1. Fun!
Biking to work is fun, plain and simple. Many people look back wistfully on fond childhood memories of riding their bike around their neighborhood, wishing they could still be so carefree amid the rigors of working life. Biking to work allows you integrate that simple feeling of exhilaration into your daily grind. Observe your surroundings, listen to the birds and wave at passing cyclists as you ride. Soon enough, you’ll find yourself wishing your commute were longer.
2. Fitness
Biking to work is good for you. While the exact calories burned on a ride varies between each person, their speed, and the topography, cycling on average burns as many calories as jogging, with considerably fewer negative impacts on the joints. Cycling improves cardio-vascular and aerobic fitness, lowers blood pressure, boosts energy, builds muscle, and improves coordination. Sneaking the health benefits of biking into your daily commute is so easy it almost feels like cheating!

Sunday, November 1, 2015

Ben Weaver: Surrounding Water @salsacycles

Ben Weaver: Surrounding Water from Salsa Cycles on Vimeo.

The Velocipede Races @ellyblue @kickstarter

[Support the project at Kickstarter]


The traditional bottle cage is the stuff of legend. It works well but does not cover the needs of all cyclists.

Perhaps you would like to carry a vacuum flask safely and conveniently for those HOT or really COLD drinks? Or maybe you feel the need to carry a large container up to 2 LITRES capacity? Cycle campers are often at a loss as to where to keep their stove fuel bottle when traveling from site to site.

Back in 1986 we thought about these requirements. The result was BIKEBUDDY the unique ADJUSTABLE bottle cage system.

BIKEBUDDY comes in three versions: MK1 for cycles without bottle cage fittings, and the MK2 and MK3 for cycles, which do. They are all manufactured entirely from stainless steel, so there is no fear of corrosion.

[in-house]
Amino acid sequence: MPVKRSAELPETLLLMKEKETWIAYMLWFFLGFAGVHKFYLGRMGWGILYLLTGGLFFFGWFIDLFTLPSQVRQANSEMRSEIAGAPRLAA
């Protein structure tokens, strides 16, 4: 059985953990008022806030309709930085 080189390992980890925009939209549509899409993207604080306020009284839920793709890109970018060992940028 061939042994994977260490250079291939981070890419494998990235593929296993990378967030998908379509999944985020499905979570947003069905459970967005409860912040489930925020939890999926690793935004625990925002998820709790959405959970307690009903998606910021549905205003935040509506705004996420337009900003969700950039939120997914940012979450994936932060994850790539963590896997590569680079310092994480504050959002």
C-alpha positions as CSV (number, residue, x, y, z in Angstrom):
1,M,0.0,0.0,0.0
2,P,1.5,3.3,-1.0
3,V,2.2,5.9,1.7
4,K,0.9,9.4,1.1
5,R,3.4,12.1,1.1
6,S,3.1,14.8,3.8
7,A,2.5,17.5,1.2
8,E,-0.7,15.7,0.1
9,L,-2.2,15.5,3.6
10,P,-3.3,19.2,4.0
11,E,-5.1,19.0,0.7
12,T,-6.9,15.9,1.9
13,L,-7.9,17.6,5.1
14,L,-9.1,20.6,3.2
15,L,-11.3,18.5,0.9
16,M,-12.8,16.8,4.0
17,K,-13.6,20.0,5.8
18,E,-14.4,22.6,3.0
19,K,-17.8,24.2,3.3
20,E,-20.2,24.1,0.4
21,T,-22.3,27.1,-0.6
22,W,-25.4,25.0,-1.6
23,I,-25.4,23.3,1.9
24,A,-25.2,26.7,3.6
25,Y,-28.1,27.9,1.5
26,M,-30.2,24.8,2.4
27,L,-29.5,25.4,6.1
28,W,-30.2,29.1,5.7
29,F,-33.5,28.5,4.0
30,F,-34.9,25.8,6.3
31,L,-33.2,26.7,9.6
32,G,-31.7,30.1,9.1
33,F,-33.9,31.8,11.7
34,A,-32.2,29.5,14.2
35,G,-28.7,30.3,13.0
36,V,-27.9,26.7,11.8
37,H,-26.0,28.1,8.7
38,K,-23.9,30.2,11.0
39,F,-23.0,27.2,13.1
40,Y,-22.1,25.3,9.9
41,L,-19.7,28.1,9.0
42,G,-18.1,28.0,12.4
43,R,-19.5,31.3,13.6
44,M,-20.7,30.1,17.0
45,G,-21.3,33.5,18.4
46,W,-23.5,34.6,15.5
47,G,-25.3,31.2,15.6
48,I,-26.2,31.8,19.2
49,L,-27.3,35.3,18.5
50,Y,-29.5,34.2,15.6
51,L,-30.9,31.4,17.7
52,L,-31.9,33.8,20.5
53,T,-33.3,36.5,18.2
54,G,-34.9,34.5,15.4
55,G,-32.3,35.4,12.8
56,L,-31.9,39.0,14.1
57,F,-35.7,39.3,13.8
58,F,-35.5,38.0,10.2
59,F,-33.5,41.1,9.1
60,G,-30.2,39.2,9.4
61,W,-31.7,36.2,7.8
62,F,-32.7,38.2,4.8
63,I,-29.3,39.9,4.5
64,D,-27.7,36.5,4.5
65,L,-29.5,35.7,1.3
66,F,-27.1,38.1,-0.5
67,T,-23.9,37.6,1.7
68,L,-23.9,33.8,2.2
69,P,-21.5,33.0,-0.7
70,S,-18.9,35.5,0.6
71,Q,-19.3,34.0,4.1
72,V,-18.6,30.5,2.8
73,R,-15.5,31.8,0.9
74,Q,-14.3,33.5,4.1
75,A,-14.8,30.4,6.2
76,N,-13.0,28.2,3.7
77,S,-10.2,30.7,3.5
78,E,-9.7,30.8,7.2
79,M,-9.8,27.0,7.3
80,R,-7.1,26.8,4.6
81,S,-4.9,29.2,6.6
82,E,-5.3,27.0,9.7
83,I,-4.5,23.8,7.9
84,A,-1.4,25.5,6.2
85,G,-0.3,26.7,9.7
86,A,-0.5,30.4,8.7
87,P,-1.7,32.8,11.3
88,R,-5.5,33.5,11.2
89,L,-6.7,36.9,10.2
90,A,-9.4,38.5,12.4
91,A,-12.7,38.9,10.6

The MK1 is designed to fit the most popular tube size i.e. one and one eight inches (28.5mm) diameter.

The MK2 screws directly to the frames bottle cage fittings. Its central chassis contains eleven slots for positioning up or down the tube.

The MK3 has the advantage of QUICK RELEASE (see illustration). This model is withdrawn from the frame whilst still attached to the flask or bottle, leaving behind an unobtrusive pair of location pegs, which are screwed, into the bottle cage fittings, so you need only carry the MK3 when you want to. The LOCATION PEGS weigh approx 25 grammes and are available separately for fitting to your other bikes, enabling the transfer of the flask/bottle from one bike to another at a modest cost. MK3 requires only 20mm of lateral and 10mm of vertical movement to secure or remove it. This is VERY useful for carrying a large container in a small frame.

All three models adjust from 2.8 to 4.4 inches diameter (70 to 112mm). Where leg room is not a problem, BIKEBUDDY can be adjusted up to 6 inches (152mm) diameter by substituting the standard springs for '200' series which are available as an extra - very handy for carrying a small tent or rainwear.

For the better part of a quarter of a century, cyclists worlwide have made BIKEBUDDY their preffered choice, be it for cycle touring, cycle camping, commuting or off road.

BIKEBUDDY probably the most versatile system on the planet!